The title of John Crowley’s Brooklyn is somewhat misleading, as only the first half of the film takes place there. It opens in the summer of 1951, as young Eilis Lacey (Saoirse Ronan) leaves her economically depressed Irish village in hopes of making a better life in New York City. Over the course of the next year she battles homesickness, settles into a job as a shopgirl at a fashionable department store, and is courted by a good-natured Italian boy she meets at an Irish dance. (“Don’t they have Italian dances?” she asks him. “They do, but I like Irish girls,” he says.)
Then, just as Brooklyn begins to feel like home, Eilis is called back to Ireland for a family emergency. The second half of the film takes place in the native village that now seems very different than it did when Eilis left it, mainly because she herself has been changed by her time in America; she is more stylish, confident, and experienced, both professionally and romantically. As new opportunities suddenly begin to open up for her in Ireland, Eilis must decide whether to resettle there or return to the U.S.
If the film’s bifurcated structure becomes crucial in setting up its governing theme of home and abroad, it also presents certain problems. We never feel completely immersed in either of the two settings, and the supporting players seem to change every twenty minutes. Brooklyn is effectively anchored, though, by the figure of Eilis, for whom our sympathy never flags. The film’s screenplay has been adapted from the novel by Colm Toibin, a devotee of Henry James, and there is a little of James’ Isabel Archer in Eilis: smart, determined, and a mite unprepared for all that life will throw at her. The Brooklyn scenes are steeped in the rich atmosphere of 1950s New York, where various ethnic subcultures rub tenuously against each other, but they give us a vaguely passive Eilis who can do little more than react to the different things that keep happening to her. The film’s second half becomes more dramatically satisfying, as circumstances force her to act for herself. Like so many of James’ heroines, Eilis is ultimately faced with a decision about which path she will take. That decision is considerably less scarifying than those faced by Isabel Archer or Maggie Verver, but it marks an initiation into adulthood that’s as painful as it is liberating.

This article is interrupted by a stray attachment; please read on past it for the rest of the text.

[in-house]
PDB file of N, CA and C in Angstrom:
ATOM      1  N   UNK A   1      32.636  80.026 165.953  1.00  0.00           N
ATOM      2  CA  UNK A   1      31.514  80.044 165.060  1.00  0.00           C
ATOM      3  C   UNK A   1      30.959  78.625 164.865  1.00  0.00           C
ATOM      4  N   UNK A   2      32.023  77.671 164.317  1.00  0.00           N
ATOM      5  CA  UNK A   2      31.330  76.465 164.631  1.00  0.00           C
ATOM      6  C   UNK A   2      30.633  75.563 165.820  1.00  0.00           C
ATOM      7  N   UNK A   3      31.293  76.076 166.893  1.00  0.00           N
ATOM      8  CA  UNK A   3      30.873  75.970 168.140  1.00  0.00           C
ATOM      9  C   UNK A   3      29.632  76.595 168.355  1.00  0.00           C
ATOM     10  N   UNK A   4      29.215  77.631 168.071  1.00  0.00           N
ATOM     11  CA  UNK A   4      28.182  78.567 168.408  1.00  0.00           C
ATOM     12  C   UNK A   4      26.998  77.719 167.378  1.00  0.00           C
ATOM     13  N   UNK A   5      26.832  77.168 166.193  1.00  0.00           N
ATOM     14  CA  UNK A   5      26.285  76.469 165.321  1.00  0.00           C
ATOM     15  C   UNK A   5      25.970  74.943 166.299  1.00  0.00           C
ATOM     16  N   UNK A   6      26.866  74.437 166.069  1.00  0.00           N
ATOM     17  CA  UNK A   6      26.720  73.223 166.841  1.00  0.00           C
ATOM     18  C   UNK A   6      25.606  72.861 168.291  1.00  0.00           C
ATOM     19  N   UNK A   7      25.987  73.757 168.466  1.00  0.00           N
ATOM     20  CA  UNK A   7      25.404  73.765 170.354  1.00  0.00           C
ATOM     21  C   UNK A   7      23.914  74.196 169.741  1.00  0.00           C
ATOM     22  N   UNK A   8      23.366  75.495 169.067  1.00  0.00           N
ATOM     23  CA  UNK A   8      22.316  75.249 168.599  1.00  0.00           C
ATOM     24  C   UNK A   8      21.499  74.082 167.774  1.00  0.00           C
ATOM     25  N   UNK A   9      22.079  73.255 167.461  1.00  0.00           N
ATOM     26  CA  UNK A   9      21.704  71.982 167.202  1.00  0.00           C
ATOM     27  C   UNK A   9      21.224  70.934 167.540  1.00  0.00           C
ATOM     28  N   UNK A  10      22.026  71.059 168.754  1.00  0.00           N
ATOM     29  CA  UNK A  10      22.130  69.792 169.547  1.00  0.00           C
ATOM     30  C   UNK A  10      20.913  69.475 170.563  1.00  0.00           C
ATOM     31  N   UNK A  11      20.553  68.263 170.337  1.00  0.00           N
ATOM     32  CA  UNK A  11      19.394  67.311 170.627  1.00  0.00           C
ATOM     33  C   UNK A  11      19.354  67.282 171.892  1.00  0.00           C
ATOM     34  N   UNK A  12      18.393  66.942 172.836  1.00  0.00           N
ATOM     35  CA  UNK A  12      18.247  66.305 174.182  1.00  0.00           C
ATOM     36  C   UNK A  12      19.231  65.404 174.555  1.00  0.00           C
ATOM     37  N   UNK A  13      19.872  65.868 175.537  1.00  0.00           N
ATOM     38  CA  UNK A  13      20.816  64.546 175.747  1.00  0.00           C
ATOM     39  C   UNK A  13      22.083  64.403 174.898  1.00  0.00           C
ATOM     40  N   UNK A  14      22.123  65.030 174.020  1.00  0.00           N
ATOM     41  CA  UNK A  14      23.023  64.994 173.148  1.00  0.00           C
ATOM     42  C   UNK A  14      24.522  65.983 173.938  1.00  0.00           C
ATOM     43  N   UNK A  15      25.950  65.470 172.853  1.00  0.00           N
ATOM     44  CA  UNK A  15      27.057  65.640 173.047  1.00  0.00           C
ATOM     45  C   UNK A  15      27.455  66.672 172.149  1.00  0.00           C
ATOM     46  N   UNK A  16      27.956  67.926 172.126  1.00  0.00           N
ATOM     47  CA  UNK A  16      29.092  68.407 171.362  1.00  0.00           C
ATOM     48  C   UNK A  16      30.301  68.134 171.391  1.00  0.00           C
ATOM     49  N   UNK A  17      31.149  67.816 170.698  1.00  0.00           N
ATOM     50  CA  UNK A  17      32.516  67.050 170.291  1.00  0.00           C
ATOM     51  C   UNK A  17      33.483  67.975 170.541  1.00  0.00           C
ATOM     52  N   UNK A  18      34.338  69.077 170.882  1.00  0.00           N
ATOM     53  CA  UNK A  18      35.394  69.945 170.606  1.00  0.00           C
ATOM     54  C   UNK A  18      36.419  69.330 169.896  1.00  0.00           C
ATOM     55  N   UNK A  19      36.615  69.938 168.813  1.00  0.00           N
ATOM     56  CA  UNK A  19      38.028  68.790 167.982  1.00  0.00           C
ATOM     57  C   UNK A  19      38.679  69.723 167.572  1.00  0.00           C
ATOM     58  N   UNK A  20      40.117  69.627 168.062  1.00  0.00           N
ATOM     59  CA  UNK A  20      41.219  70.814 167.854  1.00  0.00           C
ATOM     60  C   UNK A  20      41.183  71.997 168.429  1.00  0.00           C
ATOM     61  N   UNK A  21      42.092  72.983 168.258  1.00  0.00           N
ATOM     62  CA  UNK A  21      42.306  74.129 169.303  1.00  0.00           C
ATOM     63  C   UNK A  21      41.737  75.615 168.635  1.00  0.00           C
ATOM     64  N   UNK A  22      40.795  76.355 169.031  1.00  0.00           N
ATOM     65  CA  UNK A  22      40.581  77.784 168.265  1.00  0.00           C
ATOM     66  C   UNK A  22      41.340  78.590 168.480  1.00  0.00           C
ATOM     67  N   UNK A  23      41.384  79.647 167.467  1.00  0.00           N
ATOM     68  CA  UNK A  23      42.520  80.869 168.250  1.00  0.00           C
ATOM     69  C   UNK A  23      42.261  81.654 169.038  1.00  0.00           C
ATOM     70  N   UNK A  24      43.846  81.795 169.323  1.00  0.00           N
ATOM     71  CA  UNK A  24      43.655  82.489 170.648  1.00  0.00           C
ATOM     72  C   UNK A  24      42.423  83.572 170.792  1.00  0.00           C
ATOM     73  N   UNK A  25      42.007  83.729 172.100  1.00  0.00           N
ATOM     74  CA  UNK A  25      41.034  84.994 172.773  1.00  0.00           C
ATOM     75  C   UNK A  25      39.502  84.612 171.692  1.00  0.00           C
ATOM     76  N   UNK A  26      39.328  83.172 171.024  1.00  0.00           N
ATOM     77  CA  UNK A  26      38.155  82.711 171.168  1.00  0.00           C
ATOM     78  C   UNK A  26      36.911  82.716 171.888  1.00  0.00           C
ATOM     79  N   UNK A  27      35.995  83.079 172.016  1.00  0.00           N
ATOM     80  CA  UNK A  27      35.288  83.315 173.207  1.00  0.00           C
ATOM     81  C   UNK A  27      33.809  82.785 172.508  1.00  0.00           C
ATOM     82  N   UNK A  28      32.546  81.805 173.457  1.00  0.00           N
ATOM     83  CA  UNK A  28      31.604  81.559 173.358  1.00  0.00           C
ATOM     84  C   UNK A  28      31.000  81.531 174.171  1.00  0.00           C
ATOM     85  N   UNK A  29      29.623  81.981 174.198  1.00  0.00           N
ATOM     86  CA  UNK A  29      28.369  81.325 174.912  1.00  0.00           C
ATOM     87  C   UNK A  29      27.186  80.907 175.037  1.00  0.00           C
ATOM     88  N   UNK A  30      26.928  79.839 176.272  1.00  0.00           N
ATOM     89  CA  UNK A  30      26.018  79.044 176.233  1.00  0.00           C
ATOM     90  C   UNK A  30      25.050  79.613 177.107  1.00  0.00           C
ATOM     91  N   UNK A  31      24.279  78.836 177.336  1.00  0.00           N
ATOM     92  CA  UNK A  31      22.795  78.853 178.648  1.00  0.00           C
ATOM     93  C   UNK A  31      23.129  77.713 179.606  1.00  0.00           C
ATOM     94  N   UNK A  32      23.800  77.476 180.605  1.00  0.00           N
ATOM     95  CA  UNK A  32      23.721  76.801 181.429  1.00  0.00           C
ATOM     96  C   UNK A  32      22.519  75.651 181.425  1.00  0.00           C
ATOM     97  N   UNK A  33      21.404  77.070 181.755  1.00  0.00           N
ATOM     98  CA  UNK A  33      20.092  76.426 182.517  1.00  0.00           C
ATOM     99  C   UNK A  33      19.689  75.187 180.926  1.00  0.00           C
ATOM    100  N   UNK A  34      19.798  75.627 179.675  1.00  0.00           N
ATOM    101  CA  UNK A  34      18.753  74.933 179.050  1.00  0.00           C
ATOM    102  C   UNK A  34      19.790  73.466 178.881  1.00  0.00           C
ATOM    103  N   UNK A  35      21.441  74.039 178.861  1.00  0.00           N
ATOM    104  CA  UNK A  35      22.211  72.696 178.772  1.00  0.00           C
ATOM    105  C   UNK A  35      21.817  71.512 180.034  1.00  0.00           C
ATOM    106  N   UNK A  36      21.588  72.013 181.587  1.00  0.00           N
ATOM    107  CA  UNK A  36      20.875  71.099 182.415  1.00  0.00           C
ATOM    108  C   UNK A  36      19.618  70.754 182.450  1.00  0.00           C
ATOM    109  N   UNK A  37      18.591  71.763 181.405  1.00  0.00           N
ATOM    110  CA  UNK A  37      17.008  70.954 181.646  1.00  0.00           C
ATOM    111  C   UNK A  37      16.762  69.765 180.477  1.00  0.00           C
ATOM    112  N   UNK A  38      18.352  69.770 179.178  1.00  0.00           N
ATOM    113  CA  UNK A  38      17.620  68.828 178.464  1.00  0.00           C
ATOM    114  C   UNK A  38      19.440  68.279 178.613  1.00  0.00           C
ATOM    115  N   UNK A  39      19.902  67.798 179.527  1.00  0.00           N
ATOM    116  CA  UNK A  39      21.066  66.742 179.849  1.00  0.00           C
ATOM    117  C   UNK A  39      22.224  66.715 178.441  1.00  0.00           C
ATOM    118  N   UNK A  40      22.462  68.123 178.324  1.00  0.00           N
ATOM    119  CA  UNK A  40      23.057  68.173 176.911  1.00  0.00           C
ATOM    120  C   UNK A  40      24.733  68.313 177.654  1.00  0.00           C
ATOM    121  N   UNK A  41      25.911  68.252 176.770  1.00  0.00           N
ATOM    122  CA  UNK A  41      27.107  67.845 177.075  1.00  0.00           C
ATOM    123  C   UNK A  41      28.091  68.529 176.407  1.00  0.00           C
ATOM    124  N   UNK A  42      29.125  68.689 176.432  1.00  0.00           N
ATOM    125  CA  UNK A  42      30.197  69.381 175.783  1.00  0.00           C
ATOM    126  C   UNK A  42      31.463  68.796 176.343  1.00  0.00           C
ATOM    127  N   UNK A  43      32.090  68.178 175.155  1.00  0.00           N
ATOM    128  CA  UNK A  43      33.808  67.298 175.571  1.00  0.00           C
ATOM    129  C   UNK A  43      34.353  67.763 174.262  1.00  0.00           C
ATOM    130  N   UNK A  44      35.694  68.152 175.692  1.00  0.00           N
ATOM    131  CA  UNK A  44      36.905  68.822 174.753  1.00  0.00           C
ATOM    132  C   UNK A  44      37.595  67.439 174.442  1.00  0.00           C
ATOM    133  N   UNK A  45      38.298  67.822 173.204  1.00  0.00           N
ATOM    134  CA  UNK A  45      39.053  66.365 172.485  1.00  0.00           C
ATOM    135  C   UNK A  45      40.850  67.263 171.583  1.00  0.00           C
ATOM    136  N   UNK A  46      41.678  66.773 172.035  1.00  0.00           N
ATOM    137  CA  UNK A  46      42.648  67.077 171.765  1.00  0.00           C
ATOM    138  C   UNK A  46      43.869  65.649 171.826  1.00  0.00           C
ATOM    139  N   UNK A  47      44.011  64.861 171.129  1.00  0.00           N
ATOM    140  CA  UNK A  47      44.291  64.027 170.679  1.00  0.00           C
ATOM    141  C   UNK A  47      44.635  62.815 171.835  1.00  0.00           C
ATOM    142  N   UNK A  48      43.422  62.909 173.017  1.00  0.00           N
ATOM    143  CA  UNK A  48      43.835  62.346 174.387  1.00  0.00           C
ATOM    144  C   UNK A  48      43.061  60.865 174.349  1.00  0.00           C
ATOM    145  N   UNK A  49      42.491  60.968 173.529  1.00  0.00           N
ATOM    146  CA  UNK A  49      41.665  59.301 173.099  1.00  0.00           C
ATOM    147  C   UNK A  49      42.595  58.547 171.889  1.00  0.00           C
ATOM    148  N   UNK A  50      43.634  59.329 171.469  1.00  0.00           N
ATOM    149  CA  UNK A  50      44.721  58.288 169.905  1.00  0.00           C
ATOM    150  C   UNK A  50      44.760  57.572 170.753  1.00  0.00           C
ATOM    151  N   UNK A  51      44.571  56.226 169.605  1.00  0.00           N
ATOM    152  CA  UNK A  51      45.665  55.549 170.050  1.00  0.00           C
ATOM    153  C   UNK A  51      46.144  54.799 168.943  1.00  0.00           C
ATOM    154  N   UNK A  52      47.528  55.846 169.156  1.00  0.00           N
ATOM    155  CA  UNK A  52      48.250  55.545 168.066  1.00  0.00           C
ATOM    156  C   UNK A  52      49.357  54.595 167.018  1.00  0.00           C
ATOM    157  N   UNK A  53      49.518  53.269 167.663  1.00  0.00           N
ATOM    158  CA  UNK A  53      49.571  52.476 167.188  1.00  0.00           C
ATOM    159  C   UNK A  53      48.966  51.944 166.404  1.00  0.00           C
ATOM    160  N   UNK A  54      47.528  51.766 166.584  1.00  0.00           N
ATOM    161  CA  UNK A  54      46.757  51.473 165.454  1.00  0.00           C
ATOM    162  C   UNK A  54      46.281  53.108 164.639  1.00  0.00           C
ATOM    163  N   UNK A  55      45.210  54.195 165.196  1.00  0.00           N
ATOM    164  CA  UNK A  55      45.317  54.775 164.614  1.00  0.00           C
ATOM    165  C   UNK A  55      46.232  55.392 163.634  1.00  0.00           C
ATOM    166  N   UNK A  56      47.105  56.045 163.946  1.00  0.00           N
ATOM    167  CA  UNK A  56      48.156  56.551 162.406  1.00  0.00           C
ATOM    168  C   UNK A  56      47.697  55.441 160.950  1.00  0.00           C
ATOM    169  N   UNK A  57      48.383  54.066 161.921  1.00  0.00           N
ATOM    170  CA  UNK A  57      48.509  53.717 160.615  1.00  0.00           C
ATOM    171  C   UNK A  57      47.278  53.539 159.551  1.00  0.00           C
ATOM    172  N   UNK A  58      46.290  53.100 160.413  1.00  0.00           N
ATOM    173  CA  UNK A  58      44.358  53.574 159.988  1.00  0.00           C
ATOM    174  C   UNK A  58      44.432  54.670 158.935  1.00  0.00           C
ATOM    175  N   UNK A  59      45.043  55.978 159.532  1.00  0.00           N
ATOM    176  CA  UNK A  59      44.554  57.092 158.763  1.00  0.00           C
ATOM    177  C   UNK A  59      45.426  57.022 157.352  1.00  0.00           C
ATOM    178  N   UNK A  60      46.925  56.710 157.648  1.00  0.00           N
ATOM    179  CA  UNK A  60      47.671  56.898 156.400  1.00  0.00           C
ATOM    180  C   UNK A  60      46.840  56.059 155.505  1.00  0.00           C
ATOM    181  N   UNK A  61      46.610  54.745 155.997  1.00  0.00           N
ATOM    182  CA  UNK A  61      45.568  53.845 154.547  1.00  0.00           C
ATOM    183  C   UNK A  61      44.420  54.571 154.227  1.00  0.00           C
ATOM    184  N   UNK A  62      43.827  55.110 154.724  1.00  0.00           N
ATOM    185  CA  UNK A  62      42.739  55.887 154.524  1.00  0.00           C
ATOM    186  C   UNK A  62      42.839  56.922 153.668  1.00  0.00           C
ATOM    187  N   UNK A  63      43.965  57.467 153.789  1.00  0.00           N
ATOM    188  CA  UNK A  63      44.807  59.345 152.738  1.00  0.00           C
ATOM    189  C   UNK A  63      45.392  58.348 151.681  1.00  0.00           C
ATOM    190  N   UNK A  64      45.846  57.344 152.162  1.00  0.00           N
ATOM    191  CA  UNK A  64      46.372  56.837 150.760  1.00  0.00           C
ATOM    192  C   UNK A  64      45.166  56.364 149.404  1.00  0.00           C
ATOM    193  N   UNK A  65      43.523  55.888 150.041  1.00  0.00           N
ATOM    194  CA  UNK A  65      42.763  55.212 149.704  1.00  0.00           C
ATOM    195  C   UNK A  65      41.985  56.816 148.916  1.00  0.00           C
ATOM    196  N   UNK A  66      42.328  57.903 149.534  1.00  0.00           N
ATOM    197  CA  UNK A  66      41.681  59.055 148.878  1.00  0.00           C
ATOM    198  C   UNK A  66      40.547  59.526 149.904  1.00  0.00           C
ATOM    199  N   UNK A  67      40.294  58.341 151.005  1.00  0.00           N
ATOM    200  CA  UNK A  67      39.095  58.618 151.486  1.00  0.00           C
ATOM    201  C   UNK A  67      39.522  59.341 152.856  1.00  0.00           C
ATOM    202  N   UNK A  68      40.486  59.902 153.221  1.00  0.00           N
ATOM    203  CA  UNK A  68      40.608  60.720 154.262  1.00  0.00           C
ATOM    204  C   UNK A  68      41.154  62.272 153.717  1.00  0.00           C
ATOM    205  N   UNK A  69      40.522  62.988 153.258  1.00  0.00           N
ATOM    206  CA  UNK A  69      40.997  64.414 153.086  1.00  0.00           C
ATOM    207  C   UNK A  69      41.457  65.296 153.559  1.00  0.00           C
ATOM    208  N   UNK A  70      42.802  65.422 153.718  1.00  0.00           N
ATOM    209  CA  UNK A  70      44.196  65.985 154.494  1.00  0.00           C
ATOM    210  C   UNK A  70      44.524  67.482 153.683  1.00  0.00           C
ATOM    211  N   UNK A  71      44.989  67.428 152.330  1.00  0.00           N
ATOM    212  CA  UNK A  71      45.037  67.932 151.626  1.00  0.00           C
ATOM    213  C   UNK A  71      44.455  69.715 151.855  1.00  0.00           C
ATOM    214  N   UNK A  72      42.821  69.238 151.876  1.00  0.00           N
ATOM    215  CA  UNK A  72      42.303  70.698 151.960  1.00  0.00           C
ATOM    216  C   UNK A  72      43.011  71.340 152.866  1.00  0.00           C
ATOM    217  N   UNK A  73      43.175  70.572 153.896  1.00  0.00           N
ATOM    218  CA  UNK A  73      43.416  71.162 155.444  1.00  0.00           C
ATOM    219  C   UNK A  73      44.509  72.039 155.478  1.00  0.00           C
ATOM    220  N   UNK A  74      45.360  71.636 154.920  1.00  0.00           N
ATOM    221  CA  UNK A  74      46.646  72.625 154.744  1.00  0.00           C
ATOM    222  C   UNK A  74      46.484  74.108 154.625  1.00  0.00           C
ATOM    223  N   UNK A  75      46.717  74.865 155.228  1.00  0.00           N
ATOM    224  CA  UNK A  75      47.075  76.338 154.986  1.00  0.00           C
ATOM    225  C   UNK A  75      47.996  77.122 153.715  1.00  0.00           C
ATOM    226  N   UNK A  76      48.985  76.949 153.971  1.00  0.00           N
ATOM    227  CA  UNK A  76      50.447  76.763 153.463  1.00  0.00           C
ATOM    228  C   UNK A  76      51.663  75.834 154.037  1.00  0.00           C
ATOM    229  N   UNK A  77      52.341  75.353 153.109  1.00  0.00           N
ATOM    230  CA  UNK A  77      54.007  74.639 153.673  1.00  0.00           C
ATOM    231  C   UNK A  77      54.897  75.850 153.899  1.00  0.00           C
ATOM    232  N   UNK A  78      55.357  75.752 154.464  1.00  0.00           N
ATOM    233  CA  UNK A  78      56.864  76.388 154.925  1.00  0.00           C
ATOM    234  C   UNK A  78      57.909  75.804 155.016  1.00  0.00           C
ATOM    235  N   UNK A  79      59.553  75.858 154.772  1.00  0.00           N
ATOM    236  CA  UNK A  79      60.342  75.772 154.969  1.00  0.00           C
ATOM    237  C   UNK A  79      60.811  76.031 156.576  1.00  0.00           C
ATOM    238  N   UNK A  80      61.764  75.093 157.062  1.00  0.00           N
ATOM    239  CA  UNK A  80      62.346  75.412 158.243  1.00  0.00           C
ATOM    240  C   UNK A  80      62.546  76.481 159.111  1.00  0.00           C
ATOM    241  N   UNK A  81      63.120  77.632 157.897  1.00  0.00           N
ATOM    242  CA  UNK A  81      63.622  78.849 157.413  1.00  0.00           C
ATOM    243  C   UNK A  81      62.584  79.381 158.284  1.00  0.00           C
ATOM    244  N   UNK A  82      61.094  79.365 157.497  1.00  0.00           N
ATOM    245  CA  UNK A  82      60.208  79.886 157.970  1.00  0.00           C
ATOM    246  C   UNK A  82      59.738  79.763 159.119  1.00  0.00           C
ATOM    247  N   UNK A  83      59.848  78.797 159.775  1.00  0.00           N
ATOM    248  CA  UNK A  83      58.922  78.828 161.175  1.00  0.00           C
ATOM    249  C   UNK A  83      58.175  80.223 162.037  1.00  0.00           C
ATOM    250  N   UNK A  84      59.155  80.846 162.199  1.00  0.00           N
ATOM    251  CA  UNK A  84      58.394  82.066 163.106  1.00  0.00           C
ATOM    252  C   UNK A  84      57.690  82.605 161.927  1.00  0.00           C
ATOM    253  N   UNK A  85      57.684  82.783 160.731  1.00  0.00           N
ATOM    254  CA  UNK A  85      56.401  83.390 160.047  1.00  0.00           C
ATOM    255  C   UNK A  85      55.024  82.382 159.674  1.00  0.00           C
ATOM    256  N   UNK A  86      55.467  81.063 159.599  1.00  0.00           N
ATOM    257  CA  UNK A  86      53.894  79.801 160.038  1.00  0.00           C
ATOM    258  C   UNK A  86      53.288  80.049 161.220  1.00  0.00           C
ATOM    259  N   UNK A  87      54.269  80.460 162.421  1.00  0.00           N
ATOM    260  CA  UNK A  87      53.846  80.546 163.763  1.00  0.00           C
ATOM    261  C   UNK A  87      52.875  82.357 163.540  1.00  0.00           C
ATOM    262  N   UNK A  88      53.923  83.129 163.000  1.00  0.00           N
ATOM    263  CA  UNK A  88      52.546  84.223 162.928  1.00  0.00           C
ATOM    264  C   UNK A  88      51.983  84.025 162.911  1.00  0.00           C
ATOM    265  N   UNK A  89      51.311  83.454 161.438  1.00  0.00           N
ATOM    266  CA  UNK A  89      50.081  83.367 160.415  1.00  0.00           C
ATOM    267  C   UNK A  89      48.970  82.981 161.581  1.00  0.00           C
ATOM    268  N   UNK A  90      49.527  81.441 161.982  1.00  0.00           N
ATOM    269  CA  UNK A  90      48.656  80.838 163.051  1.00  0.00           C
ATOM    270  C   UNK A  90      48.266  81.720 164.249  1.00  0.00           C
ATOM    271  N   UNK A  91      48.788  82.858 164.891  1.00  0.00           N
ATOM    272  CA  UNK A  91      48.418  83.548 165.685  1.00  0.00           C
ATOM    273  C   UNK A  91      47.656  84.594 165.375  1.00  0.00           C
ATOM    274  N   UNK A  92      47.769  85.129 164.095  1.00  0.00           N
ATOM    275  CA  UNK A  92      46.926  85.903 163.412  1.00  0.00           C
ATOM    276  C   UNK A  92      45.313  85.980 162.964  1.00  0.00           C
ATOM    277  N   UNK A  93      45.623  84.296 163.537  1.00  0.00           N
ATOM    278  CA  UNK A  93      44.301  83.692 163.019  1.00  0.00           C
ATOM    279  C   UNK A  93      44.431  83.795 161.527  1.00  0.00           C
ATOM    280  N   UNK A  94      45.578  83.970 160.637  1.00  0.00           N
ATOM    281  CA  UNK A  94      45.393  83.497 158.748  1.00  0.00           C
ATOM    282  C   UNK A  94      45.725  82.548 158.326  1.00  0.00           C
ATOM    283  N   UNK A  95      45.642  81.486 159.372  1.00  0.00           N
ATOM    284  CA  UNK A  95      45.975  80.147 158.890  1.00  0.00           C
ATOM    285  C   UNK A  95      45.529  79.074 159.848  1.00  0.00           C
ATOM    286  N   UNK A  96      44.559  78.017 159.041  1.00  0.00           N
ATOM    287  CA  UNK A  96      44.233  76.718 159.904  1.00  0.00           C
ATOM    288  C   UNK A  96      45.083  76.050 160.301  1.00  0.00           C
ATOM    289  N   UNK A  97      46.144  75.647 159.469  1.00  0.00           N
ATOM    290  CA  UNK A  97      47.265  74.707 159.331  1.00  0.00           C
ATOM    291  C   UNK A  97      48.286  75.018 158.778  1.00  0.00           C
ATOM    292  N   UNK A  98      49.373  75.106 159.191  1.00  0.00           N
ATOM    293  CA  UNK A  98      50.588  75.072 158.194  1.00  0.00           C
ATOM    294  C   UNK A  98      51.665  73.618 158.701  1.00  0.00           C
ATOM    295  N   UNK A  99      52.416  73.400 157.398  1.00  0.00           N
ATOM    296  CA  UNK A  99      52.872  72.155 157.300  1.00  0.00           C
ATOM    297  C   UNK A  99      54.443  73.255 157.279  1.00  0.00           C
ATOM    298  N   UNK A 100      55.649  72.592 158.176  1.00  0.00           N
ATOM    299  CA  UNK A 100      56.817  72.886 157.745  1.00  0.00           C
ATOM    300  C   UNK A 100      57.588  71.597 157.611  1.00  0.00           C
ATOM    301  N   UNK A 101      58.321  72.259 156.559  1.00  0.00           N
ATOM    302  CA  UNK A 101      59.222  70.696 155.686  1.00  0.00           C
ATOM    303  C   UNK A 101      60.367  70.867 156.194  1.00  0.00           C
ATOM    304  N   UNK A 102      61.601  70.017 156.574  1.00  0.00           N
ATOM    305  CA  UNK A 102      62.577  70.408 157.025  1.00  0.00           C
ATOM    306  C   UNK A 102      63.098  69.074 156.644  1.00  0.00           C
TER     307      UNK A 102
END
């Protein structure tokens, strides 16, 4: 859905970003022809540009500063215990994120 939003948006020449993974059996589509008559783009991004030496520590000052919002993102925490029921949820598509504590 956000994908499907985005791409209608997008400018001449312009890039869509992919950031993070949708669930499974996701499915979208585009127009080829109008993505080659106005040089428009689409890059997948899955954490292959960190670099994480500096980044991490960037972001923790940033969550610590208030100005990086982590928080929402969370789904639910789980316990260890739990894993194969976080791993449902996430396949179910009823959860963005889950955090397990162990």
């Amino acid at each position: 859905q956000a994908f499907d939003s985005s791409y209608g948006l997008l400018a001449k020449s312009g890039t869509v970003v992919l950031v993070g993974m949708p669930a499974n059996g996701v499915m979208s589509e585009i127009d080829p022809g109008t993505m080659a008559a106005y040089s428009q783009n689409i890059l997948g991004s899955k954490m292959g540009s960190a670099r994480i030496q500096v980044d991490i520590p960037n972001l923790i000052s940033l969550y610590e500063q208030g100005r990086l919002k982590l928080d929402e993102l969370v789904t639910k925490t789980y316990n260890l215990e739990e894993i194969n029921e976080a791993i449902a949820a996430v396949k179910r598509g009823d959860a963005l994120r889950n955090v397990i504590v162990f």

Saoirse Ronan’s performance also goes a long way in involving us in Eilis’ plight. Ronan is more than just pretty: she exudes a warmth, strength, and poise not commonly seen in actors of her generation. When she stands at the top of a hill, the wind whipping her red hair across her ruddy cheeks and crystalline blue-grey eyes, it’s impossible not to think of Maureen O’Hara in The Quiet Man, a film that Brooklyn specifically references. While Ronan is not quite on O’Hara’s level (yet), and Crowley is far from being on the level of John Ford, Brooklyn sparkles with the cozy sentimentality of a bygone era. Its sentimentality doesn’t feel tawdry and calculating like it is in (to take a contemporary example) Room. It is, like Eilis herself, pure, honest, and easy to love.